Polished stone axes are a Neolithic phenomenon and were made between 2750 and 2000BC. Most of the examples found in Lancashire originate from the Langdale axe industry and were made of Langdale tuff (a ‘greenstone’ formed from volcanic ash) collected and quarried from Pike of Stickle, Harrison Stickle, and Scafell Pike, on some of the highest fells in Cumbria.

These axes would have been recognised not only as special but as sacred due to the qualities of the Langdale tuff and the effort put into shaping and polishing it. Axes were polished with polishing stones, which can be recognised by the grooves made by polishing, and range in size from slightly bigger than the axe to standing stones within the landscape bearing multiple grooves.

Later oral traditions such as ‘The Thirteen Treasures of the Island of Britain’ listing artefacts such as ‘The Sword of Rhydderch Hael’, ‘The Knife of Llawfrodedd Farchog’, and ‘The Whetstone of Tudwal Tudclyd’ suggest the axe may have borne the name of its most illustrious owner.

After use, having been passed down through generations, polished stone axes were deposited purposefully. In Prehistoric Lancashire David Barrowclough records depositions on the north coast of Morecambe Bay ‘in fissures and gaps in the out-cropping stone’and in a limestone gryke at Skelmore Heads. Nine were discovered on Pilling Moss. At Crookabreast Farm an axe was found with four polishers, one of which was pushed ‘into a cavity in the roots of an oak tree… presumably a “moss stock” or “bog oak”’.

Barrowclough notes: ‘rivers and wetlands were important places for deposition and it is notable that the axes from Lancashire have a definite riverine and mossland distribution… many of the axes must have been deposited deliberately… wet places, whether river or bog, had a specific significance.’

Gaps, grykes, fissures, rivers, wetlands, and mosslands/bogs were seen by the ancient Britons as places of access to the Otherworld and as associated with its gods and spirits and with the ancestors. It seems possible that the Broadgate axe was an offering to Belisama, ‘Most Shining One’ or ‘Most Mighty One’, the goddess of the Ribble.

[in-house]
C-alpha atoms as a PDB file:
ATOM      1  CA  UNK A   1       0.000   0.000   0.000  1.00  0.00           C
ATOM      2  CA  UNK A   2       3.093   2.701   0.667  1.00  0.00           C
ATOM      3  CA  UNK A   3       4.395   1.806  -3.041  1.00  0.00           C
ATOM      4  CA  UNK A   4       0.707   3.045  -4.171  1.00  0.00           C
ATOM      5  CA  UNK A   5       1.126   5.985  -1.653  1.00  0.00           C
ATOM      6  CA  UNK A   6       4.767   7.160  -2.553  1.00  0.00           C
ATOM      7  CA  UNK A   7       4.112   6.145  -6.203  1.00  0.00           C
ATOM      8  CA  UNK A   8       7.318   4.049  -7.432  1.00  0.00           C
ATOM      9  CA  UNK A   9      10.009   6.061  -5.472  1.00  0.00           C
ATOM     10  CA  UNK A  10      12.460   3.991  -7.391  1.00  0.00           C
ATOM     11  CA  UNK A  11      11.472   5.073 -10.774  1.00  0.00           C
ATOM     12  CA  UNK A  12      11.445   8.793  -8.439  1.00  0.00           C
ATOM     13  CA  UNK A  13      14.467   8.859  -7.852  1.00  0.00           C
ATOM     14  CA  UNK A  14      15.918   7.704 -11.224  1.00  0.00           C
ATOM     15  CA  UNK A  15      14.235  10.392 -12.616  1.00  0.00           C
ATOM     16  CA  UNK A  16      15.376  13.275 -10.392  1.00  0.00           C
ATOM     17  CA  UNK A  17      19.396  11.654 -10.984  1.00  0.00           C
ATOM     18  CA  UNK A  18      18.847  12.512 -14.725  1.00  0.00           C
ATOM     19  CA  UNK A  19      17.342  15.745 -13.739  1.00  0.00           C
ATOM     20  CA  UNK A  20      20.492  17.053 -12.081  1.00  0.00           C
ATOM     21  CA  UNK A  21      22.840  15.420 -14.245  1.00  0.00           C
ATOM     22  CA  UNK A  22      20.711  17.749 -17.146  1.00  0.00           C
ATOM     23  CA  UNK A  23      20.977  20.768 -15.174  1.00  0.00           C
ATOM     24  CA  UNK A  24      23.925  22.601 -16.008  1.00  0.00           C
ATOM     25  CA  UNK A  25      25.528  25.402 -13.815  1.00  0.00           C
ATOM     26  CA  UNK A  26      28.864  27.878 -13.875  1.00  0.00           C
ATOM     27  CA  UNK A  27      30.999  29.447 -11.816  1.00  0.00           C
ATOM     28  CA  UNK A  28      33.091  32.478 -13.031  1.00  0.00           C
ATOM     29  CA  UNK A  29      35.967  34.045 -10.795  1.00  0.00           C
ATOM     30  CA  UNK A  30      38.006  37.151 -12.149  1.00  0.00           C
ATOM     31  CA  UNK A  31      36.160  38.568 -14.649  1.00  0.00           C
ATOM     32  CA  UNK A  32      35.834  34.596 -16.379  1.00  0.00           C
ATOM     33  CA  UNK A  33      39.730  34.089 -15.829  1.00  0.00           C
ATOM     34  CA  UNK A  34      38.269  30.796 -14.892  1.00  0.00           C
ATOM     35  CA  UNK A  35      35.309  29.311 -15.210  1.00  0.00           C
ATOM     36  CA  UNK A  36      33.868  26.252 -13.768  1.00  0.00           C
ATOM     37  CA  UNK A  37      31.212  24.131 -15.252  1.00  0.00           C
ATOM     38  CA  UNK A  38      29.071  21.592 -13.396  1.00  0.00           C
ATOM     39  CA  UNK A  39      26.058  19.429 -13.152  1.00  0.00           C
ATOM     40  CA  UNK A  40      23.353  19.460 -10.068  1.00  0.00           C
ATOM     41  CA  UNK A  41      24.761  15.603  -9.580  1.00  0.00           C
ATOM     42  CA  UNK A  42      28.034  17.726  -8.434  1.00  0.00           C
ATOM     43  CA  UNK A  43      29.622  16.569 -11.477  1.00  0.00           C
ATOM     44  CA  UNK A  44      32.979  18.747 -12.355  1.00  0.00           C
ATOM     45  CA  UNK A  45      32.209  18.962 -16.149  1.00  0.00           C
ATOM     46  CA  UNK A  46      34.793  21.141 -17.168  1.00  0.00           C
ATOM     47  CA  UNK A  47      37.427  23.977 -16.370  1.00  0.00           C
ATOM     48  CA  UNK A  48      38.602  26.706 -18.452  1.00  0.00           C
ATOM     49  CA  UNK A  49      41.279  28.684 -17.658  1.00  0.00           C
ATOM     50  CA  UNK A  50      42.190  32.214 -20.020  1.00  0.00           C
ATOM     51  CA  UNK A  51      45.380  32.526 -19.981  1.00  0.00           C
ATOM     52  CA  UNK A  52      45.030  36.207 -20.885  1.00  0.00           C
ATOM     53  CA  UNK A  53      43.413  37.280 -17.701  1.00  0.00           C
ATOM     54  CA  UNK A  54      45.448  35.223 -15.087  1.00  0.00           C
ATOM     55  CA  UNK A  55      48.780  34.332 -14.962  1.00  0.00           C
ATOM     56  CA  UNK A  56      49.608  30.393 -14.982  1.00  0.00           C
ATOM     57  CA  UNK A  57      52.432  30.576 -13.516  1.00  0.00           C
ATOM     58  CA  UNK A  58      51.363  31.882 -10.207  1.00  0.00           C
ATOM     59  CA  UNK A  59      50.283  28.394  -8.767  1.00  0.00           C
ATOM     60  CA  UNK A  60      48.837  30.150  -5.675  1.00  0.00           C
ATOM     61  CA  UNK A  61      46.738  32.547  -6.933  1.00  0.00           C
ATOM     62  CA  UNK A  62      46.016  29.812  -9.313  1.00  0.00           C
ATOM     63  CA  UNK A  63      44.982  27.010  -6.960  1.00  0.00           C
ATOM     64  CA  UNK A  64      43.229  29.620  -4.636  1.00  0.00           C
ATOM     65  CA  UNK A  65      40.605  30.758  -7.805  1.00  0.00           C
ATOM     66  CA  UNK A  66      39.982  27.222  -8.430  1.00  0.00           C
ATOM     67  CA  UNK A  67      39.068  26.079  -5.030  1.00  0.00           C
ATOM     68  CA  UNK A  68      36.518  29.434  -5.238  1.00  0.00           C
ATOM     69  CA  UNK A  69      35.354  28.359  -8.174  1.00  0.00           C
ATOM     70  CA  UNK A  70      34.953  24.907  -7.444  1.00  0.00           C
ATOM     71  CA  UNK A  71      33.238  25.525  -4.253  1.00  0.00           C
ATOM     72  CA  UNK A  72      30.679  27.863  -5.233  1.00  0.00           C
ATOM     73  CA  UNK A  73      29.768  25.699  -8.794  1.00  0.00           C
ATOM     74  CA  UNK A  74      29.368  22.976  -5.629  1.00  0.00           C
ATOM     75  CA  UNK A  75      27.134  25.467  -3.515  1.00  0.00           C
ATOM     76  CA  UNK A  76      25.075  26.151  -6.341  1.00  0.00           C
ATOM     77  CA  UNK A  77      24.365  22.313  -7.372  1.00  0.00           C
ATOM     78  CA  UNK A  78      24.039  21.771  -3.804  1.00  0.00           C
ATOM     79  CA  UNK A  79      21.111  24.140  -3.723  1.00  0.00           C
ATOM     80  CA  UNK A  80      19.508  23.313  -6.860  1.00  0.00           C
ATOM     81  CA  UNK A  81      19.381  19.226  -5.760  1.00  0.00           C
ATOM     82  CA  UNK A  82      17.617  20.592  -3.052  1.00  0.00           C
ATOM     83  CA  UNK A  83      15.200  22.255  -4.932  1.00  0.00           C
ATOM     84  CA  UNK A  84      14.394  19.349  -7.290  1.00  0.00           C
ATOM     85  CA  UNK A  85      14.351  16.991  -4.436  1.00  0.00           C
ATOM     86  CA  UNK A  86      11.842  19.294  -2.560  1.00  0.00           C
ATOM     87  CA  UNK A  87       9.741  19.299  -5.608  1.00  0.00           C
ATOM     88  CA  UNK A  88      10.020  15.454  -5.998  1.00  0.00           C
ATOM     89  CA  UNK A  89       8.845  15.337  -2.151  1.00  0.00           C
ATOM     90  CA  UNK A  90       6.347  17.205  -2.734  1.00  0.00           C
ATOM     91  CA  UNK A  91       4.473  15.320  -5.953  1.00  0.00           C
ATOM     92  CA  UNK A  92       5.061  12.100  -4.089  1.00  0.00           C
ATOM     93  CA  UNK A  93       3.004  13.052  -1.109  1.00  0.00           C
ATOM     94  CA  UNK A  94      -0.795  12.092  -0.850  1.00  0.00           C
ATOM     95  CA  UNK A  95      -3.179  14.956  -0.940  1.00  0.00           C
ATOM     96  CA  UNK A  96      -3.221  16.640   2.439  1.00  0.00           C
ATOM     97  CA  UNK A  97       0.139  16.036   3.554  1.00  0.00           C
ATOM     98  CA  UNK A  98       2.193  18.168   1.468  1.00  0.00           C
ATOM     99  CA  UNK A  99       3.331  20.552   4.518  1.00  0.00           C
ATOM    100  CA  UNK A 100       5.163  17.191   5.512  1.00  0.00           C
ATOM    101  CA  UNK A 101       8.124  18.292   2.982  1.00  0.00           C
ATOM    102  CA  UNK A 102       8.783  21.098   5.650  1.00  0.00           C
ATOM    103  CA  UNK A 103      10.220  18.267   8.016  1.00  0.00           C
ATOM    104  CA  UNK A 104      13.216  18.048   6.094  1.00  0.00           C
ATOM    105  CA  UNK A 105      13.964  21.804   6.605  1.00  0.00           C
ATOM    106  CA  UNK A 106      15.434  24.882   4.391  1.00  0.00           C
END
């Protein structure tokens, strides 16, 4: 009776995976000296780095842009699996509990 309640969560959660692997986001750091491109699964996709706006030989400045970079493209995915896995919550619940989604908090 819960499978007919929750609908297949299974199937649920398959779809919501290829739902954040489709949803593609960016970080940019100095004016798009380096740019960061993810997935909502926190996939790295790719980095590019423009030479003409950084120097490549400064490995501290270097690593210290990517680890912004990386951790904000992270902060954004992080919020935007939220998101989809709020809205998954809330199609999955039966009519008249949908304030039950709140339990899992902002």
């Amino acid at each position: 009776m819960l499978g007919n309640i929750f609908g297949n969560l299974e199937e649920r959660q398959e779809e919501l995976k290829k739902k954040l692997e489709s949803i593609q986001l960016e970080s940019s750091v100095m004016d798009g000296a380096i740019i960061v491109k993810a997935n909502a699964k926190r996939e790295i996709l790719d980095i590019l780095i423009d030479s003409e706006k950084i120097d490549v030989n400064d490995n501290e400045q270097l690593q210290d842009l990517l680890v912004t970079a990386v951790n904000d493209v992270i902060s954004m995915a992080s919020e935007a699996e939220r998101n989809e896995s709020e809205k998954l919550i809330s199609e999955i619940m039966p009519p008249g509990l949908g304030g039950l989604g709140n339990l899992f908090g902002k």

What brought about the decision to deposit the axe in the Ribble remains unknown. Perhaps the last of its lineage of owners died and it was deposited with his or her body in the waters (Mick Wysocki suspects the Neolithic people disposed of their dead in the river and their passage out to sea might have been seen as representing their passage to the Otherworld which was later known as Annwn ‘the Deep’).

Another possibility is that it was offered to Belisama as a petition to prevent the rising of her waters. Between 2300 and 2000BC the climate grew colder and wetter and the Broadgate area would have been inundated at times of high tides. Again we are entering a period when the waters of our seas and rivers are rising, this time due to man-made climate change, and the Broadgate polished axe might be seen as a symbol connecting us to our ancestors and the shared dangers we face.

*With thanks to the Harris Museum for use of the photograph of the axe.

I Call to the Ancestors

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My poem ‘I Call to the Ancestors’ has been published on Gods & Radicals. As an antidote to the anthropocentrism of the Anthropocene, it forms a call to all our ancestors since life’s beginning.

GODS & RADICALS

I call to the first single-celled bacteria who divided on that fateful day.
I call to the green-blue algae sun-bathing slimily on the sea.
I call to the stromatolites, living rocks, anchors, billions of years old.
I call in the Cambrian explosion: BOOM! Let there be life!
I call to the trilobite. Come famous one, hard-shelled, scurrying,
many-legged, throwing off your shadow-fossils on the sea-floor.
I call to anomalocaris: stalk-eyed predator, lobed,
spike-armed, round-mawed.
I call to ottaia, opabinia, hallucigenia, canadaspis, marrela.
I call to the crinoids and nautiloids; many-tentacled in party hats.
I call to the sea scorpion, to jawless and jawed, ray-finned and lobe-finned fish.
I call to the sporing plants; Cooksonia, ready your sporangia.
I call to fern, horse-tail, club moss, scaly tree.
I call to the tetrapods; casineria with your five toes,
aconthostega, diadactes, eucritta from the black lagoon.
I call to the gigantic dragonfly: let…

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The lump of my ‘workshyness’ and wanting to change the world

“I want to change the world.”

I state my desire to my deity in meditation at 7am aware as I do so of the rest of the world getting up, feeding the cats, walking the dog, jamming down breakfast, starting the car and joining the endless chug of exhaust fumes to offices and retail centres.

I’m not going to work today. My statement is laden with guilt. As I’m not working and have the luxury of sitting in meditation I feel driven to make my focus changing the world which forces so many other people into mind-numbing meaningless jobs:

sitting in call centres 9-5 Monday to Friday wired up to head phones trying to sell double glazing and insurance;

cleaning the crumbs and greasy handprints off the computers and desks and emptying the bins spilling sandwich and crisp wrappers of the people selling double glazing and insurance;